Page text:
Record #380

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Trotti, Lamar - Special Articles

A collection of articles by Lamar Trotti. Of special interest are his articles about the use of motion pictures in the Americanization of immigrants, and his comments on the film We Americans (Universal), which "deals exclusively with Americanization work among the foreign-born in this country." Other topics covered include arbitration, scenario-writing, censorship, children in motion pictures, achievements of the motion picture industry, and applications of motion pictures in education.


Americanization (7), Arbitration (65), Censorship (112), Child actors (2), Children (43), Motion pictures in education (21), Screenwriting/screenwriters (4) Show all keywords…


Long Description:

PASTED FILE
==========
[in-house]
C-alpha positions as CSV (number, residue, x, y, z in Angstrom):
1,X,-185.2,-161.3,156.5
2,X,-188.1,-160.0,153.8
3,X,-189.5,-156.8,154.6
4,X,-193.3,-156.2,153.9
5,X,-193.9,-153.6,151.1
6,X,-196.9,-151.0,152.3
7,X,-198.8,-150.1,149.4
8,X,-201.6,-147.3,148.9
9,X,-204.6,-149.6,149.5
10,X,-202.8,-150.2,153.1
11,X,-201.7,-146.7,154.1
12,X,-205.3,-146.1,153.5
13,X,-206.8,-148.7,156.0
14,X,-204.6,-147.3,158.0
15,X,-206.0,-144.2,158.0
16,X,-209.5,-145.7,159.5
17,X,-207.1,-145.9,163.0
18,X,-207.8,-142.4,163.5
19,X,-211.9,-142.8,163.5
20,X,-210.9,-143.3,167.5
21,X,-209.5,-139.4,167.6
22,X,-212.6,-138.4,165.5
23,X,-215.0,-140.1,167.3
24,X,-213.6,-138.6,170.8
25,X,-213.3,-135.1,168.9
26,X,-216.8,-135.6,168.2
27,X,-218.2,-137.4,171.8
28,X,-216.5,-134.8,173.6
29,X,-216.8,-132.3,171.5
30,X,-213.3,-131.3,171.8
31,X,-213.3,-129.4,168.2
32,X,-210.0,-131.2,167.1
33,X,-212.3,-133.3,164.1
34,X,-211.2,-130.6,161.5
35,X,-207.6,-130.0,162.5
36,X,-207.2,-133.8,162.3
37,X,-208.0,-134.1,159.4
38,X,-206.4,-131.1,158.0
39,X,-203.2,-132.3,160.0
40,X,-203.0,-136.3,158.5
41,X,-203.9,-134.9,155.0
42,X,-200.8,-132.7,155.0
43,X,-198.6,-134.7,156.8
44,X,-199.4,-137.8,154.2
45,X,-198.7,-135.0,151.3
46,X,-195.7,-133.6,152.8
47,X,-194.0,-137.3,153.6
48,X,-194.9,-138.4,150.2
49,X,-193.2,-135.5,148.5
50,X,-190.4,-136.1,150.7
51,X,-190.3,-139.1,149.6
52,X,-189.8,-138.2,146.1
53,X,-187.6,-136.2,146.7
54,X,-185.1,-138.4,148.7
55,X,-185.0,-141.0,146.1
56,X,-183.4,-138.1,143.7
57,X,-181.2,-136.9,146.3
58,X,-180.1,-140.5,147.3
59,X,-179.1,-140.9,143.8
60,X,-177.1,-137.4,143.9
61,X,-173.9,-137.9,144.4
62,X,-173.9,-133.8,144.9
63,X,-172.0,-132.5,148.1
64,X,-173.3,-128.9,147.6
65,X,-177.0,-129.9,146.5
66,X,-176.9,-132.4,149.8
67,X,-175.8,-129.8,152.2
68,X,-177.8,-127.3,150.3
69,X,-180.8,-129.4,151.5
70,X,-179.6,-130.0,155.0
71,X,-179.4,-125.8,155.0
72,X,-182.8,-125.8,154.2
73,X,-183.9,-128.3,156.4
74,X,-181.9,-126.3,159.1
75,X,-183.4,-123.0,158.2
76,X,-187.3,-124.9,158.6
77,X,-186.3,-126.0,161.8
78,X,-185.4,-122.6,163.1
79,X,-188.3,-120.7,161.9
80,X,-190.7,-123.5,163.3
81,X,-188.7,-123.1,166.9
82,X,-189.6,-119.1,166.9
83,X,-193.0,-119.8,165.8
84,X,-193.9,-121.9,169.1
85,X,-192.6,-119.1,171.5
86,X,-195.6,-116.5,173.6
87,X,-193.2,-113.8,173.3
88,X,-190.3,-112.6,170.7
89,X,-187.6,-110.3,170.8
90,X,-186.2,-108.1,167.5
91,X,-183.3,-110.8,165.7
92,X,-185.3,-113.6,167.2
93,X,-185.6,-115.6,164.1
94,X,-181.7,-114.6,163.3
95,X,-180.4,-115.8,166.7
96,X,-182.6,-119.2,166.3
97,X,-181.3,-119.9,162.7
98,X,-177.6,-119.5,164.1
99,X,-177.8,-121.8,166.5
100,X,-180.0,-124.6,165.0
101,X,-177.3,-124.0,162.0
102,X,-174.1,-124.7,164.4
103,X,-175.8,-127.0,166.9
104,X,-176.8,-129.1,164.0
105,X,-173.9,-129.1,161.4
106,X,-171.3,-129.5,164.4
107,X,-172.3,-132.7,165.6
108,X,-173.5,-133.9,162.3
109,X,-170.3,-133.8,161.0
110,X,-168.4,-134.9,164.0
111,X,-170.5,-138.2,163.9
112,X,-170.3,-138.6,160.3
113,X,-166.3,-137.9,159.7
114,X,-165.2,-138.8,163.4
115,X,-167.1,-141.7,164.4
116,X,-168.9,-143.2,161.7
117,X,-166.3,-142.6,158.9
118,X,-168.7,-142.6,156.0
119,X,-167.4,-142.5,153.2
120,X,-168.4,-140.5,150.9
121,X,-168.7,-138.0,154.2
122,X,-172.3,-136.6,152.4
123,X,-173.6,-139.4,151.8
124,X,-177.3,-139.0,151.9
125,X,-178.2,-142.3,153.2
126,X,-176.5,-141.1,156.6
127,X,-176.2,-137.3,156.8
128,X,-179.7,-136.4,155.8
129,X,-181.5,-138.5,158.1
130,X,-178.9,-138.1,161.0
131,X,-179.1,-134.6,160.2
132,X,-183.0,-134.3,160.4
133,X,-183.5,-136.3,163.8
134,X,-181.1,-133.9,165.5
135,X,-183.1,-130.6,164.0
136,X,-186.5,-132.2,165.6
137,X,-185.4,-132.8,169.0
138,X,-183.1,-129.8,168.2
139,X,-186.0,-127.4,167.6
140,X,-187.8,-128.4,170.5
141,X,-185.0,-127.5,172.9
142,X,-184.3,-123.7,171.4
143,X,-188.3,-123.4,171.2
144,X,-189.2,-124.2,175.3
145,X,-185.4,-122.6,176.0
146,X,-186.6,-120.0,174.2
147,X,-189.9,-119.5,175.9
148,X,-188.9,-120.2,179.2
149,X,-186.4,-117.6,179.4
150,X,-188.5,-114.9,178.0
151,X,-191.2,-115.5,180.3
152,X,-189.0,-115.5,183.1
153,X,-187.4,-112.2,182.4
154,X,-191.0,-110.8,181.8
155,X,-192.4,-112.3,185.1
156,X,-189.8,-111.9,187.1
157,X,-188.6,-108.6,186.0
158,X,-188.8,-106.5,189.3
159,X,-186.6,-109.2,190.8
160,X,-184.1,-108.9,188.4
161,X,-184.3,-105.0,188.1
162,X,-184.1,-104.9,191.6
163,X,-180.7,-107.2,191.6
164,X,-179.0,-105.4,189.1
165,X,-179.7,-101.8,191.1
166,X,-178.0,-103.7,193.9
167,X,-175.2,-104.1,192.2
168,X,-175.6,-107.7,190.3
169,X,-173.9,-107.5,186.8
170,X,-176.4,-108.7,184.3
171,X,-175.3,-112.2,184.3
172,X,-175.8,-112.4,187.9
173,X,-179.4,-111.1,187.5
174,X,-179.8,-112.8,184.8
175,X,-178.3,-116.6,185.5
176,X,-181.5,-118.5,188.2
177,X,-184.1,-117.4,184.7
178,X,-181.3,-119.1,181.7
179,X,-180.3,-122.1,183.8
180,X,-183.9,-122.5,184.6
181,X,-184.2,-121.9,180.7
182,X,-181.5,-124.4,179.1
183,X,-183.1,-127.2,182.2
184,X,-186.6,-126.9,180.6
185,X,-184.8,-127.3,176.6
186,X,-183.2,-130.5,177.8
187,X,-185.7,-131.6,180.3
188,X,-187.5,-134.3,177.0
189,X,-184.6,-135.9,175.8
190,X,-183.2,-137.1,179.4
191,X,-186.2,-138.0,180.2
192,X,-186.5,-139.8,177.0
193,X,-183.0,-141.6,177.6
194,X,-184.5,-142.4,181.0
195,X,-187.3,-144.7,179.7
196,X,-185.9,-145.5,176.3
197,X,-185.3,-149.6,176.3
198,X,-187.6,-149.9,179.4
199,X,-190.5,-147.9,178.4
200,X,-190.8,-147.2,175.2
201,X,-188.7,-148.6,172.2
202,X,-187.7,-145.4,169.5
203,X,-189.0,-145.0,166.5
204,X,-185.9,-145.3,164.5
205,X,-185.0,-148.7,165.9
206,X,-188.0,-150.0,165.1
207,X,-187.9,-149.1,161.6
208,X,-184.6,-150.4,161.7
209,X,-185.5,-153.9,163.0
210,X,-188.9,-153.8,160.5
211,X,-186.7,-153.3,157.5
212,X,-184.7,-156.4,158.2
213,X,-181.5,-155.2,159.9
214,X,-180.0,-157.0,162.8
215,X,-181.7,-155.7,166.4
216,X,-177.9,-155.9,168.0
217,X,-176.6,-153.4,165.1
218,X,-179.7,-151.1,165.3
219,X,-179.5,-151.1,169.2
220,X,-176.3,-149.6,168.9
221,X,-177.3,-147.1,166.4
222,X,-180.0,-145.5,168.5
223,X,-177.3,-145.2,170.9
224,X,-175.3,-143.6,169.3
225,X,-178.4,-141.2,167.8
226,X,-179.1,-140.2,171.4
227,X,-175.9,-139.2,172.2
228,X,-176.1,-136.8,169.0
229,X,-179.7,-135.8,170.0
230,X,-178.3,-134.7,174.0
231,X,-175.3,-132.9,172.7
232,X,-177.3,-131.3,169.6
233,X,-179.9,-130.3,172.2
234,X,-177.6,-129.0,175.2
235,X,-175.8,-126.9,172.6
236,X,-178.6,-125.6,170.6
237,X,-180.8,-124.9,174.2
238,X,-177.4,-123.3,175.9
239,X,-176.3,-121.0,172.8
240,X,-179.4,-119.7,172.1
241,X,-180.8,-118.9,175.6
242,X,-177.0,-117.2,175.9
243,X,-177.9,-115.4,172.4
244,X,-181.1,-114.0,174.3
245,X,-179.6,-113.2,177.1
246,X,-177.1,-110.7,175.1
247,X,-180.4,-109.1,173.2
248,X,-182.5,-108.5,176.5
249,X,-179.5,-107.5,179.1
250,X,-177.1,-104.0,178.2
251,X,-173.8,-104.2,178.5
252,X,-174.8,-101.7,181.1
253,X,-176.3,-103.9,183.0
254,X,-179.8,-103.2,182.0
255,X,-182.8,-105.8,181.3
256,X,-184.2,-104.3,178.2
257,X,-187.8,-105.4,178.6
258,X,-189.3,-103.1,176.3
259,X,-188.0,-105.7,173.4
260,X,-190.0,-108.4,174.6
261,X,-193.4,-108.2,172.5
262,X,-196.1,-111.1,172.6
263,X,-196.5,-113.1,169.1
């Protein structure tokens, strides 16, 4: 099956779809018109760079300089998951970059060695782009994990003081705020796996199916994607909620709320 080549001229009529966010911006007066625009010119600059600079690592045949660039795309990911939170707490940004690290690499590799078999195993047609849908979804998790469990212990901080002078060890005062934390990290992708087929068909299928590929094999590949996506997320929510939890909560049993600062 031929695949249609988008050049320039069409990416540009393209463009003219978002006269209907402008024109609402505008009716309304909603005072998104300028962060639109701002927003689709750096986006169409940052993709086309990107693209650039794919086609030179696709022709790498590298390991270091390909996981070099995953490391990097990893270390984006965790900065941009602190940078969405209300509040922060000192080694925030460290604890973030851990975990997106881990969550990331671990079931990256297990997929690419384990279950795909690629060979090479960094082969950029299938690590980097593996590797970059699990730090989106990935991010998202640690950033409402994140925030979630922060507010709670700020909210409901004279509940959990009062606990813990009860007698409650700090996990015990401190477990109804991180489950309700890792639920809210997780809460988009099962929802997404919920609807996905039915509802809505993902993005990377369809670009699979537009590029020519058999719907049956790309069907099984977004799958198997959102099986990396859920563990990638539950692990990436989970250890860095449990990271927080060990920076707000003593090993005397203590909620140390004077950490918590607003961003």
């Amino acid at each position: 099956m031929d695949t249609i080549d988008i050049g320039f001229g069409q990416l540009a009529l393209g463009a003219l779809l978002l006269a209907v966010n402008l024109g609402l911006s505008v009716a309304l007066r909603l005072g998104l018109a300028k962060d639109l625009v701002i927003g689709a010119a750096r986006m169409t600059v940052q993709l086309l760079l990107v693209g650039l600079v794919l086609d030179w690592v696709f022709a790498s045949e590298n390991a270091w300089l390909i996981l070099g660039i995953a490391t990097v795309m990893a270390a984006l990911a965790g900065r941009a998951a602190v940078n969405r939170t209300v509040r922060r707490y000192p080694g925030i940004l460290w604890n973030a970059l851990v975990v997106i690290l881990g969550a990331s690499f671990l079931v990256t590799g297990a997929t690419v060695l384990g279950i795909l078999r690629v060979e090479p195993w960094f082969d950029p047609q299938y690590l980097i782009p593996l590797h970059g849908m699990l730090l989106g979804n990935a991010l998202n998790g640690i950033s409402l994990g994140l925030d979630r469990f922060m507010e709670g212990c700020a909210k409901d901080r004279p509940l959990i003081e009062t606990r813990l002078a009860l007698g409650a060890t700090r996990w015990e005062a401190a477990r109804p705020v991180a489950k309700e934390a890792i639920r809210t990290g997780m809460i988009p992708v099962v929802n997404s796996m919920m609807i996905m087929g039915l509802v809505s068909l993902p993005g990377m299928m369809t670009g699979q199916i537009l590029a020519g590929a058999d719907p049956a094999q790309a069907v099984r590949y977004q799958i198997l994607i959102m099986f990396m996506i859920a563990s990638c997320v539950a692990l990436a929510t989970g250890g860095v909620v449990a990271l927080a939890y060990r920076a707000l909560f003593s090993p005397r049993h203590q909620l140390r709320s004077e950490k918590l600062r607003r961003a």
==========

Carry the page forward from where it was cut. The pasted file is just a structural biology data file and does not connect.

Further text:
Continues the collected works of Lamar Trotti.One article on arbitration -- which begins: "The largest single item of preventable waste in civilization today, outside of war, is litigation" -- suggests that arbitration has saved the industry 4 % -- no evidence as to how that figure is arrived at -- but this article is not complete.Another, on scriptwriting, cites a letter from a young fan: "I have found ... that a comedy must have a negro and a Ford car in it."Later, it argues: "Unfortunately an unwarranted and entirely groundless stigma often attaches itself to those books to which the world had applied the title 'classics', and that stigma is the stigma of dullness. For some reason, people are prone to look on a book which bears the name of a venerated author as dreary reading, as something that one is supposed to wade through because one simply must and not because there may be some real, secret reason to explain why the book has survived while a thousand of its contemporaries have been consigned to the limbo of forgotten things. "This aversion emanates from our schools largely, where the so-called classics are retained as a part of the reading courses. As children we begin to look on Dickens and George Eliot and Jane Austen and Scott, as tiresome, dreary old writers of text books, and we read them under duress, as it were, retaining, unconsciously, the impression that these great men and women were writers of books to harness the young. Many of us never get over this feeling, and we go through life missing some of the greatest joy and happiness that is allotted to humanity -- the joy and happiness that lie in good books. ... "The motion picture, in turning often to the classics for its material, has told so entertainingly the stories involved that hundreds and thousands have been sent to the classics to find out if such a story is the story told there. ..."(pp. 6-7)"There are in existence today, and the pile is being added to constantly, certain books and plays which the world dismisses eventually as pornographic writings. That is, there are books and plays which make their play for fame in terms of obscenity and lewdness, and which boldly flaunt their wares under the sacred name of realistic literature. ... We will all agree that a book that you and I, as adults, may well read and enjoy -- a book that has dubious situations and words, perhaps, but which will not affect us in any wrongful fashion -- may be altogether wrong for someone else with a different background and a different understanding. We may view the form of a nude figure -- you and I -- and be uplifted by it, inspired and made better men and women, while to the man with whom we are rubbing elbows, it may convey another and altogether distorted meaning. Especially is this true of the young; and here is the motion picture's concern with books and plays." -- describes the prevalent type as "the salacious, or the licentious" (10)In one of the censorship articles, he quotes the NCWC resolution objecting to the Upshaw bill -- presumably presented to the 1926 hearings:"We object to the bill for the further reason that it removes control of the motion picture industry from the FTC and puts that control into the hands of the Federal motion picture commission. One may well ask himself are the seven members of the commission to be experts in industrial control or in moral censorship, or in both. Why exempt the motion picture industry form the control of the FTC? Why multiply Federal bureaus and commissions? No reason can be offered to show that a new and separate commission will control the motion picture industry better than the present FTC. It is certainly inadvisable to confound and confuse industrial regulations and moral censorship. ... We object also to the provision in the bill which gives to the commission the right to say whether or not a particular film is exportable to other countries. No such blanket authority should be granted."(12) MacMahon adds: "I have failed to notice any widespread clamor for national censorship either of the stage or of the press, and one thing that I have noticed particularly in this hearing is that there has been no evidence submitted to your committee of a universal clamor on the part of the people who see the movies, the 50 m or more who regularly patronize them every week, for Federal America regulation of them. They are not represented here as demanding the kind of regulation of this industry that these two measures propose. It may be unfortunate, perhaps, that the great majority of our people might be classed by the highbrows as lowbrows, but we cannot improve their culture by statute." (13) Later, one of the arguments cited by Trotti against censorship is that "There are no standards an which censors may base their actions." -- which, of course, is not an argument consistently deployed.On Saturday Morning Movies, Trotti reports that they were initially successful, but the programs began to lose their appeal, because of children demanding "timely" entertainment -- which led to a redirection of the project, producing instead of re-edited films a list of current pictures recommended for children. "Many of the theatres are now setting side one afternoon for emphasis of juvenile entertainment and an evening -- usually a Friday evening -- for the entertainment of the so-called 'family group'" (5)Quotes some research on preferences among children by Mary Allen Abbott of Columbia -- "the films disliked by the boys deal with the romance of a girl heroine" -- girls disliked comedy boys "romance in everyday life" -- both disliked documentaries because they had no plot or stars.A statistical piece -- 200,000 miles of motion picture film is manufactured every year. $67 m spent on advertising. Pictures and shown in 70 countries and titles are translated into 37 languages. In the US, contracts for the exhibition of 10.5 m. separate pictures are written every year.On the appeal of motion pictures: "If the working man can get this escape from life (which is another way of describing recreation) at a time which doesn't interfere with his regular working routine and at a cost which is not prohibitive, so much the better." -- this is what motion pictures make possible "Since the development of moving pictures, life has been made more interesting. After the day's work, a man may take his family to a moving picture theatre and find there something that every member of the family can enjoy. He laughs or cries as the emotions of the actors, who represent his own emotions, are portrayed on the screen. And he goes home better fitted for the day's work ahead. For the time being he has been taken out of the practical every day world. His worries have been forgotten. His cares seem less real. He goes back to work with renewed energy."The movies manufacture new desires for things seen on the screen: "as desires increase and demands develop, so is ambition spurred."As much silver is used in film production as in coining money.Australia with a population of 6m has a yearly attendance of more than 100m."People come to the moving picture theatre to live an hour or two in the land of romance. They seek escape from the humdrum of daily life. Civilization crowding in on them gives them no time for mental rest in imaginative releases. There is too great a struggle for livelihood outside. Even the fireside has passed on, replaced by the radiator. But in the motion picture theatre, the world can be removed just as the coat is removed. Worry, care, are gone. Pleasure hides in every shadow, there is music in the air, beauty is everywhere. "The tired shop girl forgets the counter behind which she has been standing all day selling tin cans. The toil-worn skilled machinist forgets the ache in his back. Tired fathers, weary mothers seek release and find it -- in the painting on the wall, in every covered light, in every inch of carpet, and in every foot of film as it flashes across the screen. "Fortunately, the motion picture theatre, with all its beauty, is democratic or, perhaps I should say, because of its beauty it is democratic. The wealthy and those in moderate circumstances rub elbows and both are better for the contact for all alike seek beauty."Some nice phrasing in here, of familiar enough material, of course. But the notion of escape that is being propounded here has some complexity to it, around the idea of pleasure, that we might explore. Part of the argument is clearly that the movies offer opportunity for a greater variety of "imaginative release" than the oppressed worker can imagine him or herself.In Making a Successful Motion Picture, Trotti provides a captivating explanation of block booking:"In this business, producers and exhibitors bear the relation of manufacturer and agent in other industries. When a theatre owner buys our produce he insures himself against unfair competition from the theatre across the street, just as the agent for men's furnishing insures himself again competition when he agrees to handle a particular brand of merchandise. "As it is, the exhibitor buys from several companies. He needs more pictures than any of us produce. "From our production standpoint, we are obliged to establish agencies to make certain that a number of our pictures will find a ready market, otherwise we could not go ahead."At the beginning of the industry's development, exhibitors contracted for a picture service, just as newspapers now contract for a syndicated series of articles by O.O. McIntyre or some other well-known columnist. The service gave them all the pictures they needed for their theatres, pictures being sold without reference to the name of the pictures. The only evidence of quality was an announcement that the program would contain a certain number of pictures of certain stars. "Later, the star series system of selling marked a step away from the program method. Under the star-service method, it was no insisted that exhibitors take the entire program but merely a unit of five, six, or eight pictures to be made by the named star. In most cases, the average picture price under the star series method of selling was higher than the average price of pictures obtained in the programs heretofore sold. "When both the exhibitors and the distributors came to realize that the popularity of a picture was not wholly dependent upon the star, he sale of pictures by titles, authors, and directors became the most acceptable and popular method. That was, in effect, a return of buying a picture-service with the added help of knowing the titles, artists, directors, and authors, and theme, -- as nearly complete information as is possible. "Exhibitors read the advertisements of all the companies and study the press books which elaborate on those advertisements and they can tell fairly accurately how good the pictures of each company ought to be. They know the producing strength of each company, what directors and what stars each one has and what class of pictures each company is making. "It is like locating a mill on a stream. You pick out a river that's been running full for many years and you build your mill on that stream because you figure that you'll get just about the amount of water you need. There isn't any gambling chance in it. "When we sell the exhibitor a series, or block, of our pictures, we do not of course sell his competitors those pictures -- at least not until after the first exhibitor has run them. That keeps his competitor form controlling the market by buying up all the good pictures. It saves the little fellow. "As conditions exist today, it would be physically impossible as well as economically impossible, for exhibitors to see every picture they show far enough in advance for bookings. The exhibitor who changes his pictures three times a week needs 156 features a year and about three times that many short subjects, comedies and such. There are between seven and eight hundred feature pictures produced in a year and about 2500 short subjects. If the exhibitor looked through that great number -- provided there was any possible physical way of showing them to him -- he'd have no time to run his business. He'd spend 800 hours at least looking at feature pictures. That is one hundred full 8-hour days. And he wouldn't have caught a glimpse of a short subject. "Today the exhibitor buys thirty pictures, let us say, from Film Booking Office. The salesman makes one trip and it's all over. If the salesman had to go to see that exhibitor once a week to sell him thirty pictures, you can readily see what his railroad fare and his expenses alone would be, not to mention his loss of time, which is one of our most valuable assets in this highly competitive business. The theatre manager would have to pay the railroad fare and the hotel bill and the loss of time and this would have to be passed on the people in the audience. We'd have to maintain ten salesmen for every one we have today. "When an exhibitor buys a series of pictures he is rather certain to get some pictures that are less popular than he expects and some that will exceed his expectations. He gets some that exceed the producer's expectations too. When the latter happens, the theatre manager profits. When the former occurs, he shares the loss with the producers because the sale has been based on the average of pictures."(11-13)